This sequence will always collapse to 1 when we reach any number that is represented by 2^x. That is to say that when we reach a number whose prime factors are only twos. The entire purpose of 3n+1 is to manipulate the previous number to try to get a number that can be represented by 2^x. Dividing all even numbers by two is just a simple way to test for 2^x. Given enough iterations we will eventually reach a number that can be represented by 2^x. Of course this is only what I concluded years ago and I could be wrong.

Re:2^x (1)

proverbialcow (177020) | more than 2 years ago | (#36344802)

...which is itself inevitable once (n mod 4) = 1. (Stupid slashdot filters out ≅ symbol)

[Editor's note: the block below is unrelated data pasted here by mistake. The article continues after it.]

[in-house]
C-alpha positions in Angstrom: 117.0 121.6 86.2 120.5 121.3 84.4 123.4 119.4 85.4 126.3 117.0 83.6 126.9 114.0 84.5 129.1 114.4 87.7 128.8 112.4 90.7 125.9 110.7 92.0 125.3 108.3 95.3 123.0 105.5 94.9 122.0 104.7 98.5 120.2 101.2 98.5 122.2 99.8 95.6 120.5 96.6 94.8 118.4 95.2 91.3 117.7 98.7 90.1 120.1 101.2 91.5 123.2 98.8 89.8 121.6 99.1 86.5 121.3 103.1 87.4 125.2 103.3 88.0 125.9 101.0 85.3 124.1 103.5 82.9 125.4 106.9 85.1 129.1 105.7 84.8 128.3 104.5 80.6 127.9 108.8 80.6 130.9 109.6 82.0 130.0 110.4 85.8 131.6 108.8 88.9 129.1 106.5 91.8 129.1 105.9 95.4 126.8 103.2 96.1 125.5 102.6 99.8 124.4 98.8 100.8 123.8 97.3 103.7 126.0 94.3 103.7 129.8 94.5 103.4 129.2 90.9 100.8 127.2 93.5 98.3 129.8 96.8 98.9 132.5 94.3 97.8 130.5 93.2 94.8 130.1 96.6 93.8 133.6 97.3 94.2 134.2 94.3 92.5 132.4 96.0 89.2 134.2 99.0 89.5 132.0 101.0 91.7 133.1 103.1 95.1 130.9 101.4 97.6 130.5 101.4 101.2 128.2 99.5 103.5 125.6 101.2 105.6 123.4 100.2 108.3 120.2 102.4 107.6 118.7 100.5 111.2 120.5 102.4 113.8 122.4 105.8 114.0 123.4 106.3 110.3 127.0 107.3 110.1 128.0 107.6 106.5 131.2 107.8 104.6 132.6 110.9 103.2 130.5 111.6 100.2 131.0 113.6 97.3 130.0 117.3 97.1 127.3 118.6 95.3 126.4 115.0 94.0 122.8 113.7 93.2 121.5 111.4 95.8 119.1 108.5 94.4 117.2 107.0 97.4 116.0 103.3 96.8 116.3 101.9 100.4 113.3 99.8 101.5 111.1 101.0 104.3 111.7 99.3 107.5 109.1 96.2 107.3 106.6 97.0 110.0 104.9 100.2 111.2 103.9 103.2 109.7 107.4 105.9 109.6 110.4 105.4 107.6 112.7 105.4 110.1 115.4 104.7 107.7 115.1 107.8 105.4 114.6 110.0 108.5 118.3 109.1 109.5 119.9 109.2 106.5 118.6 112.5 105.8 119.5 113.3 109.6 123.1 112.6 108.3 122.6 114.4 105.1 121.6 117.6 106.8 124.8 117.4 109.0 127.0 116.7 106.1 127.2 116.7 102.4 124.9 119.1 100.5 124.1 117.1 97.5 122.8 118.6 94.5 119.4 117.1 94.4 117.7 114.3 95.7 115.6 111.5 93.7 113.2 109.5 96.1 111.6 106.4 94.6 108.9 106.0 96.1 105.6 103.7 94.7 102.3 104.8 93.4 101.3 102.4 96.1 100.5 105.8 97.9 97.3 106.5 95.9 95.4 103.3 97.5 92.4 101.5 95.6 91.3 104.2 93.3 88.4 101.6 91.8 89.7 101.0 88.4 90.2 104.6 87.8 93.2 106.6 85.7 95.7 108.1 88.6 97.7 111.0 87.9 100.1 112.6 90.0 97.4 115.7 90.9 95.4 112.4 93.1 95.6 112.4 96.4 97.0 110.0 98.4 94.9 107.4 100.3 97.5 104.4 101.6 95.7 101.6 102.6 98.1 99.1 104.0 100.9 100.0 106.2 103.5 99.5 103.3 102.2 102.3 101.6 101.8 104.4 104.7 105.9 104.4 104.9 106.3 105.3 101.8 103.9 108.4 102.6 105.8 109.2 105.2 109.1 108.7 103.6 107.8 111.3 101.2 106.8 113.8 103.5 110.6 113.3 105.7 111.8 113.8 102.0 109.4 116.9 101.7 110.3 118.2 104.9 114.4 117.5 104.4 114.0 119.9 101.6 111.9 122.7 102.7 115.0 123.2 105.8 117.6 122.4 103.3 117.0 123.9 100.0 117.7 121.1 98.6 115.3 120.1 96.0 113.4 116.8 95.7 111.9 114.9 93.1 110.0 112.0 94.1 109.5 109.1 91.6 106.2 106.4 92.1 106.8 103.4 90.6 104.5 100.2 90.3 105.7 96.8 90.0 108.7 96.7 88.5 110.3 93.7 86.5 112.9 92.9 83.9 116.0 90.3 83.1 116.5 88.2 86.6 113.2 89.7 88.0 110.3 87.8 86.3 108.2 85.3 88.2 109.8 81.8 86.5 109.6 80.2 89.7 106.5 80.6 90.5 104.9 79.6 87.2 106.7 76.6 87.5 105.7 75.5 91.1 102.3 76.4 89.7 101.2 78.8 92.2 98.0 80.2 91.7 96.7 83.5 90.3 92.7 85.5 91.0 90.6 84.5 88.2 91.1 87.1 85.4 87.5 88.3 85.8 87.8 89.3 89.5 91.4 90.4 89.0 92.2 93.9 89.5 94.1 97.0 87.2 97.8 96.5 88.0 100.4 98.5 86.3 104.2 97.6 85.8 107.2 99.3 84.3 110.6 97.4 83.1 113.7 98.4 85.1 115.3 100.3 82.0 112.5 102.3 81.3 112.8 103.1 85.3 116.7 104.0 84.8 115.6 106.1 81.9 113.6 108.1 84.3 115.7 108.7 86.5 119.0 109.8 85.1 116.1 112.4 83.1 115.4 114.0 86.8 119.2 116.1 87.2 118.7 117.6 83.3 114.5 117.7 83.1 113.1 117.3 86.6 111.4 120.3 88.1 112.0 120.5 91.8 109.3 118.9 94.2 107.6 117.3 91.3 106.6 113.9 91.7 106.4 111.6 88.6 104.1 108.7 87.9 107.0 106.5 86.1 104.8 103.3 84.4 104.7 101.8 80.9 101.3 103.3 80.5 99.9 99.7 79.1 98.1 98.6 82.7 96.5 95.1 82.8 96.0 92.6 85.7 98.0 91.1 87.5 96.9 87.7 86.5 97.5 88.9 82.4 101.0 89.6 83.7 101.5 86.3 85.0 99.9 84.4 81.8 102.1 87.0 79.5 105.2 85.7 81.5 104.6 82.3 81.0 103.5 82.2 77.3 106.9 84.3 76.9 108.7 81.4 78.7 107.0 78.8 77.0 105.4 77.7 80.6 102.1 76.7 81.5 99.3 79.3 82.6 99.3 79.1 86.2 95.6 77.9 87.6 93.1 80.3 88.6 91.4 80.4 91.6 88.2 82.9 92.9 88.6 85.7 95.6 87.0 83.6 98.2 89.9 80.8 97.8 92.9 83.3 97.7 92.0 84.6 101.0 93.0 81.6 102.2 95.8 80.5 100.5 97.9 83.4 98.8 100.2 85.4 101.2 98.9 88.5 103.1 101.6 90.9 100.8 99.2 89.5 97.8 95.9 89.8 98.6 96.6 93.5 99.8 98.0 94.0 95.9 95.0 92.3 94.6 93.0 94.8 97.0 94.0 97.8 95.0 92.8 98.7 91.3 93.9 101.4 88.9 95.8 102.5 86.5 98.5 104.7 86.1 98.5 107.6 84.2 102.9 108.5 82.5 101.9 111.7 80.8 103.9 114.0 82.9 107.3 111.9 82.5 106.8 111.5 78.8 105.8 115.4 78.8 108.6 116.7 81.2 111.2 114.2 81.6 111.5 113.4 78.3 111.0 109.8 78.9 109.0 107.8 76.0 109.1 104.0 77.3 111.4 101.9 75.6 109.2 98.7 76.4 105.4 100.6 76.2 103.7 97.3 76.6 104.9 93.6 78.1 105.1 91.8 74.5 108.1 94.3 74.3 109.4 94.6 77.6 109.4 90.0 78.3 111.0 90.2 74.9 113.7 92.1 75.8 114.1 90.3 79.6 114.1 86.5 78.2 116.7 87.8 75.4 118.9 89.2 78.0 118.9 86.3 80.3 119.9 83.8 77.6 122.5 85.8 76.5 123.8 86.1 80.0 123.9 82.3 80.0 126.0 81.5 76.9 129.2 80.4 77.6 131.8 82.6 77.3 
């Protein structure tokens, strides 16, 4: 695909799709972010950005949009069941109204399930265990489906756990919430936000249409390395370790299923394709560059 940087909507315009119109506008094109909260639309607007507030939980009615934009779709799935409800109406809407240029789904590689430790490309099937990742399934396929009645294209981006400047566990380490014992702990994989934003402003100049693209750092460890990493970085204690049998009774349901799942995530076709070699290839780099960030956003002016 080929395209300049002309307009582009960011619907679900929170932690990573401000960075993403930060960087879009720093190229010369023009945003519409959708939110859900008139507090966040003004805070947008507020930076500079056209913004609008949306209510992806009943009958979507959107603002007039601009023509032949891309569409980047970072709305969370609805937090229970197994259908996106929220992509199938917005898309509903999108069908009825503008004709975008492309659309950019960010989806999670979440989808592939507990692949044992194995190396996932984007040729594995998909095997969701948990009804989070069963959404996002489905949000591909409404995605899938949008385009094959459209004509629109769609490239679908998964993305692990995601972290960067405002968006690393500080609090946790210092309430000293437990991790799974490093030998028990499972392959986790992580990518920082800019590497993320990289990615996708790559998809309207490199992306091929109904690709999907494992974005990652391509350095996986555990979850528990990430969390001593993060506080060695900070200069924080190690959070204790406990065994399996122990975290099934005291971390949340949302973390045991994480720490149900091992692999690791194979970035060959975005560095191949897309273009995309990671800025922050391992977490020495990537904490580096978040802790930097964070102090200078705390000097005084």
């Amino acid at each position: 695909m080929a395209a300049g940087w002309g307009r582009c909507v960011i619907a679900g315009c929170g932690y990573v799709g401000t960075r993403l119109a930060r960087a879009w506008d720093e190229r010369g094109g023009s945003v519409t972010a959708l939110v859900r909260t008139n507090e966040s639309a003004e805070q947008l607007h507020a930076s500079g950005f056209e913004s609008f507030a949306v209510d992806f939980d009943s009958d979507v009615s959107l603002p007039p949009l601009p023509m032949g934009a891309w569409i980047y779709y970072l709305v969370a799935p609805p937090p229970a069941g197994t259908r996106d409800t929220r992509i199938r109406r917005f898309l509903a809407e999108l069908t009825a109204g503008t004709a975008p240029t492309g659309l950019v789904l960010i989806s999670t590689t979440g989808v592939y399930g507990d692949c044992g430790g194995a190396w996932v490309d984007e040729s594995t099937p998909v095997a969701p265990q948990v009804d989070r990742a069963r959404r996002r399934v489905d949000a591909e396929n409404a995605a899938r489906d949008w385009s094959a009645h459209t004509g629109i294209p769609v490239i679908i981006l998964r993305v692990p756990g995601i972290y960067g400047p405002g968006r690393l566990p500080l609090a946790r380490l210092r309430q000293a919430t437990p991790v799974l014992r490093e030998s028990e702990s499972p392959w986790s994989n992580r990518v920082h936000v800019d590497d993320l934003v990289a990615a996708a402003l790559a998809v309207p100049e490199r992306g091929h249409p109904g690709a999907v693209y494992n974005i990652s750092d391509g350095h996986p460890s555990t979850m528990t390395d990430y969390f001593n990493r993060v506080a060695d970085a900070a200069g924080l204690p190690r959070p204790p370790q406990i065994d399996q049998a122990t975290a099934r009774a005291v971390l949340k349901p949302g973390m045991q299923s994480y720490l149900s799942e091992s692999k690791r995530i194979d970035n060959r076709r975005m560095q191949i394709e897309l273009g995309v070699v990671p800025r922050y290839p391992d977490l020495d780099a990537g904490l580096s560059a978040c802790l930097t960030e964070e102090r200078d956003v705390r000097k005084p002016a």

The problem really becomes proving that for any {n: (n mod 4) = 2,3}, the sequence will eventually yield {n: (n mod 4) = 1}.

2^n (0)

Anonymous Coward | more than 2 years ago | (#36346868)

Well, it seems you will always ultimately land on a number which is a power of 2. At that point, you'll be doing nothing but dividing by 2. You'll only be n steps from 1, with no escape.

The conclusion of the conjecture seems obvious. Showing that the sequence *must* at some point arrive at a power of 2, I'm sure, is quite hard.

Can I try? (1)

funnyguy (28876) | more than 2 years ago | (#36347212)

I'm not a math major, and I have very little experience with any proof. I've never written one. But I would first think this is a 3 part problem. One of n=even, n=odd and n=2^x. Proving all will become 2^x seems to be the goal.

Any even integer n divided by 2 is an integer half the value